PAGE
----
Around this time of year, we especially appreciate how well our children have learned and how much they’ve accomplished over the past few months since the school year began. In our family, we give rewards or treats for what’s been accomplished. Here are some wonderful suggestions for treats or rewards:
- $15 to spend and a trip to the bookstore
- a trip to Starbucks with a book to read (one child, one parent)
- a nature walk at a local park or nature preserve
- a day spent reading, doing art, or some other activity your child enjoys
- a day spent listening to books on tape/CD
- a day spent cooking their favorite treat (and eating it)
- a day spent pretending to be whatever the child wants to be (firefighter, TV news anchor, reporter, etc.)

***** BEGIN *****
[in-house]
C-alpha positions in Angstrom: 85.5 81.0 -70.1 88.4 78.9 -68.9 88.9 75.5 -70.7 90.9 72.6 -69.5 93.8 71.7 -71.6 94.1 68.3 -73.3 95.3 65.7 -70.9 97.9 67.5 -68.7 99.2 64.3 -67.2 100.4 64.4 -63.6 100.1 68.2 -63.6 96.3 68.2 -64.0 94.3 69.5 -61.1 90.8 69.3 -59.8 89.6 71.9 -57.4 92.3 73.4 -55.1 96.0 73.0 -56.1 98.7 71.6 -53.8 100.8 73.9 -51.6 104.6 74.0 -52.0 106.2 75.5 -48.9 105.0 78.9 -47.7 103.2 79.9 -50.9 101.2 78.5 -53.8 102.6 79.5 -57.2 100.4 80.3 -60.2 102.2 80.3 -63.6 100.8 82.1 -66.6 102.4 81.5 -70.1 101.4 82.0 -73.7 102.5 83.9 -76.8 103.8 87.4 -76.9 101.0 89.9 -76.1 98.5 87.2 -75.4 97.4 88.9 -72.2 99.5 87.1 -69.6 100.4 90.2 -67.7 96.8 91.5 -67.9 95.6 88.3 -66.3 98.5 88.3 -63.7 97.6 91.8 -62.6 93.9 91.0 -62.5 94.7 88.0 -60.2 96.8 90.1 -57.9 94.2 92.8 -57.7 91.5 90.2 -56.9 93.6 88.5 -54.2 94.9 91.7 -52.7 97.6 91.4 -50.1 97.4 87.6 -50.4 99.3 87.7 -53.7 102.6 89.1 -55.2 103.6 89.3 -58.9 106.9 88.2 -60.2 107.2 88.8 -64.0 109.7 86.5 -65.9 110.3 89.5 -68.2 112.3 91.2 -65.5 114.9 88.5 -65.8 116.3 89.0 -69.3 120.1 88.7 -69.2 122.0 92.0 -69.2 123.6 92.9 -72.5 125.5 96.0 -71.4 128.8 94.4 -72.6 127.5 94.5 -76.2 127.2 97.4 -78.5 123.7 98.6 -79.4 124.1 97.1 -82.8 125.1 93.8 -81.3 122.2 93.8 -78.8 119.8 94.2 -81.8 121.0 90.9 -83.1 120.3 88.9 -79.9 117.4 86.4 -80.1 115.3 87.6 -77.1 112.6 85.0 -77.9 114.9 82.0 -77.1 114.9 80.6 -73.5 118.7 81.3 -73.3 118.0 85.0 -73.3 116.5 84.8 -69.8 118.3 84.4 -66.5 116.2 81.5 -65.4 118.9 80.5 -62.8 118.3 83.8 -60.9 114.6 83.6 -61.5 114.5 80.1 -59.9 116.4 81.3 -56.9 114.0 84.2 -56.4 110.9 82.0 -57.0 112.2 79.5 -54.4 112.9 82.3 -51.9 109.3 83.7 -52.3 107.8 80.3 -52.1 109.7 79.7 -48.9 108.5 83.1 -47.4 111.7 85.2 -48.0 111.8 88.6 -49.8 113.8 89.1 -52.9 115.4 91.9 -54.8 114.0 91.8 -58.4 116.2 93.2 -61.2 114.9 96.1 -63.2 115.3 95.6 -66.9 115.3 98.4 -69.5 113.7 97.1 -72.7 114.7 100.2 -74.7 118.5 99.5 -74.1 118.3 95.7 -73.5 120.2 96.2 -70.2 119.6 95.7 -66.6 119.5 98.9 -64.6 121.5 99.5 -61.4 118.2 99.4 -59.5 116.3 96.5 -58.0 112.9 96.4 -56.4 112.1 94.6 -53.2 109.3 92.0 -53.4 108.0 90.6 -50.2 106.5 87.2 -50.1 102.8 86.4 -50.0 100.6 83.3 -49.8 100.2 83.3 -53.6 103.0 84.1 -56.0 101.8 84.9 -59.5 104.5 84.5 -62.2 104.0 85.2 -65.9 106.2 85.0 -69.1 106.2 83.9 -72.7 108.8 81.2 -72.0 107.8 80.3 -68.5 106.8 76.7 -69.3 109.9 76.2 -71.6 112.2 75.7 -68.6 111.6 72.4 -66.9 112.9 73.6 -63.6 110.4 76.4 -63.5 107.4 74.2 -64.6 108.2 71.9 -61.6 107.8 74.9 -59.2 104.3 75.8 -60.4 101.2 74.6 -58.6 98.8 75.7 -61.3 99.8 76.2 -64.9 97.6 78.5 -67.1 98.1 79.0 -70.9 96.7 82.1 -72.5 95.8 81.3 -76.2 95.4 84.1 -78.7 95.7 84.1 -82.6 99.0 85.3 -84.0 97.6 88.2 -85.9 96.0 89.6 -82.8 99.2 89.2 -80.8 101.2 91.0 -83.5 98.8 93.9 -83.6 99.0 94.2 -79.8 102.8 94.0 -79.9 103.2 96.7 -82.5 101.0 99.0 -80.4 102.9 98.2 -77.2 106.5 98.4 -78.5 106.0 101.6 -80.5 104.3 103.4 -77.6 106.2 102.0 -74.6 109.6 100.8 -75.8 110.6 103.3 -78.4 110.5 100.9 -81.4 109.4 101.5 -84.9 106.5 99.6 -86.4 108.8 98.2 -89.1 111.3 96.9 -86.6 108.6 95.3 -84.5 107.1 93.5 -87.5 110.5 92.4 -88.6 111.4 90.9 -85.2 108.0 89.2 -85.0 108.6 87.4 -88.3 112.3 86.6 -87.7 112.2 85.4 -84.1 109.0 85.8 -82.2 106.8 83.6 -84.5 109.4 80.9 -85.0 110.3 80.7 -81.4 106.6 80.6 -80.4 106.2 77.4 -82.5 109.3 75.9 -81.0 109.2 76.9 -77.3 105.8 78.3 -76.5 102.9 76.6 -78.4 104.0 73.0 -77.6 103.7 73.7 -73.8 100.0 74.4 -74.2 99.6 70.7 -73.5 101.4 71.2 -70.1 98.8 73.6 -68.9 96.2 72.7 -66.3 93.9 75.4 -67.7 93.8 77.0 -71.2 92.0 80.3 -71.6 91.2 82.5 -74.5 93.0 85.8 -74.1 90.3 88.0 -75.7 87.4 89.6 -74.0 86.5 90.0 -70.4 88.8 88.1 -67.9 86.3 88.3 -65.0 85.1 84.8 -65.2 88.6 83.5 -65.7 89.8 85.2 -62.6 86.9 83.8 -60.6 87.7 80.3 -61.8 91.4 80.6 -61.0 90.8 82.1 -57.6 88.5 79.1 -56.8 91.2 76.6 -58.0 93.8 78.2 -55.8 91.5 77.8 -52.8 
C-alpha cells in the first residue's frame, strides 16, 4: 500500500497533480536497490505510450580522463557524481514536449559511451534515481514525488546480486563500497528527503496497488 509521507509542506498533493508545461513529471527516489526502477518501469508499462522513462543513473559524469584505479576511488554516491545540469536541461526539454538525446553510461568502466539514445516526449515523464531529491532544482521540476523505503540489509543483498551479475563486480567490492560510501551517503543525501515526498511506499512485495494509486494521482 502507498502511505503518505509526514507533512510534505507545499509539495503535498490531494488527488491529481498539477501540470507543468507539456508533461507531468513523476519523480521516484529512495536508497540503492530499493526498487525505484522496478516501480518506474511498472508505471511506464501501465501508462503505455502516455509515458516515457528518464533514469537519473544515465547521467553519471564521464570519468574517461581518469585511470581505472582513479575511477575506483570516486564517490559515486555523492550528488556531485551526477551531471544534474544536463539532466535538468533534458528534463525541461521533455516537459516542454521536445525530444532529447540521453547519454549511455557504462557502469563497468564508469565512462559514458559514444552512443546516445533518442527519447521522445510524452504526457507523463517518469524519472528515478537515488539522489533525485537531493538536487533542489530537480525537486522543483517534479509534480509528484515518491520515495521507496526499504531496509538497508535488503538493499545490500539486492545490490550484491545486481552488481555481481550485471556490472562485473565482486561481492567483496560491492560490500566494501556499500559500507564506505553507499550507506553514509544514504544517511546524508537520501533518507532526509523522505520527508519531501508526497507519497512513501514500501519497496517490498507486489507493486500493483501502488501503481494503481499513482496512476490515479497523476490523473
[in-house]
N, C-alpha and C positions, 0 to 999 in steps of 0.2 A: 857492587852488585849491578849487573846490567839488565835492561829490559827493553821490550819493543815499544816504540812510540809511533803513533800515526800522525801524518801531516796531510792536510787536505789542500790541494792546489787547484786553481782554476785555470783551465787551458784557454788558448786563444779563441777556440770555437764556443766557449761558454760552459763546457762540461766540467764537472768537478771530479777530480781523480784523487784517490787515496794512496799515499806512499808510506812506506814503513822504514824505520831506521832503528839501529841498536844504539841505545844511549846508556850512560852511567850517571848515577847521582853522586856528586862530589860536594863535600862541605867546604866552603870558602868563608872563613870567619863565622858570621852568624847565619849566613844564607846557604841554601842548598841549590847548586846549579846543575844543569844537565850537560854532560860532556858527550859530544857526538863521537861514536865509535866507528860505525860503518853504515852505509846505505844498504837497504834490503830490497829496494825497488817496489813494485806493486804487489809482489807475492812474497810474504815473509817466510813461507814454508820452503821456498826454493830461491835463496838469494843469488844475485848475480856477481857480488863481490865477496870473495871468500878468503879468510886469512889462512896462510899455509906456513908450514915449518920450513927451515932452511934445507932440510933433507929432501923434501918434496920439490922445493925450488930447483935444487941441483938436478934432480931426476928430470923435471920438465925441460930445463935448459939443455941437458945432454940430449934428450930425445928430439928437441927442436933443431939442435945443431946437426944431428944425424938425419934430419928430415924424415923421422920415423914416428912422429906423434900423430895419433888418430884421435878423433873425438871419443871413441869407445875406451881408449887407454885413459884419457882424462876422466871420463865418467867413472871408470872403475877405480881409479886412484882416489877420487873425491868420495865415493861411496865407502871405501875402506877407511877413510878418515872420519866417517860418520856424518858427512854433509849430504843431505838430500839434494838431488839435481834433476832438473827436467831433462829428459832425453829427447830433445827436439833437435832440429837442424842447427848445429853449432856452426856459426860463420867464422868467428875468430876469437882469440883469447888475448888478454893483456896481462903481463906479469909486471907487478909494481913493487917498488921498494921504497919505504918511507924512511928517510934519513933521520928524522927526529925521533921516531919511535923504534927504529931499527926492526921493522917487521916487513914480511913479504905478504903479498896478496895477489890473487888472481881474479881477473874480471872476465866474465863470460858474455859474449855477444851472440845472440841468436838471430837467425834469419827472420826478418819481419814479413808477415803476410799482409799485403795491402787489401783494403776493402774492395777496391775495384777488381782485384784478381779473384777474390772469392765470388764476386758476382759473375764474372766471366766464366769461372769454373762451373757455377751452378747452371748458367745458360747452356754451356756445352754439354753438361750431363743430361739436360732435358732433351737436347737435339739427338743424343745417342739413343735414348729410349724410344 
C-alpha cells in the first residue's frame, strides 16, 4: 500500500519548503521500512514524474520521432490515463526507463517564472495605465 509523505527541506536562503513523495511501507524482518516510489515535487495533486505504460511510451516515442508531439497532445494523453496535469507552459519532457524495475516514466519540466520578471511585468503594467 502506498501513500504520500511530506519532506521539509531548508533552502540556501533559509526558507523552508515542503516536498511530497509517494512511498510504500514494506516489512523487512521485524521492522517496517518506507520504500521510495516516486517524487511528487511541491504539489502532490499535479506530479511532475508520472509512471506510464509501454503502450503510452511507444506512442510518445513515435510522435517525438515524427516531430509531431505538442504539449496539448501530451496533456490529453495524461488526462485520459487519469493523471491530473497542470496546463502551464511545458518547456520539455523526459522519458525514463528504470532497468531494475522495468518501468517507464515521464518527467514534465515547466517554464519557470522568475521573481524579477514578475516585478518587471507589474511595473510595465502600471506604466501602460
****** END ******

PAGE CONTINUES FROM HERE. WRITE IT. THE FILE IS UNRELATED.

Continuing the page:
Along with treats and rewards, I have always given my children the opportunity to do chores and earn money. It works very simply. I make a list of things I believe the child is capable of doing (laundry, cooking, cleaning, tidying) and pay them accordingly (usually $1 or $2). I have a list of regular chores (that must be done daily or weekly for which the child is responsible) and special chores. The regular chores must be done and the child is responsible, therefore she gets paid when she does the chore and if she doesn’t do the chore (and I have to do it), she pays me. They take turns choosing special chores for which they earn extra money.
On rewards days, they can use their extra money to spend it on a book or special treat, but I’ve always encouraged them to save it for college, Christmas, or a family birthday. Knowing that they have the ability to spend it if they choose helps children to save because it’s a choice, not a requirement. As a result, my children have become excellent savers.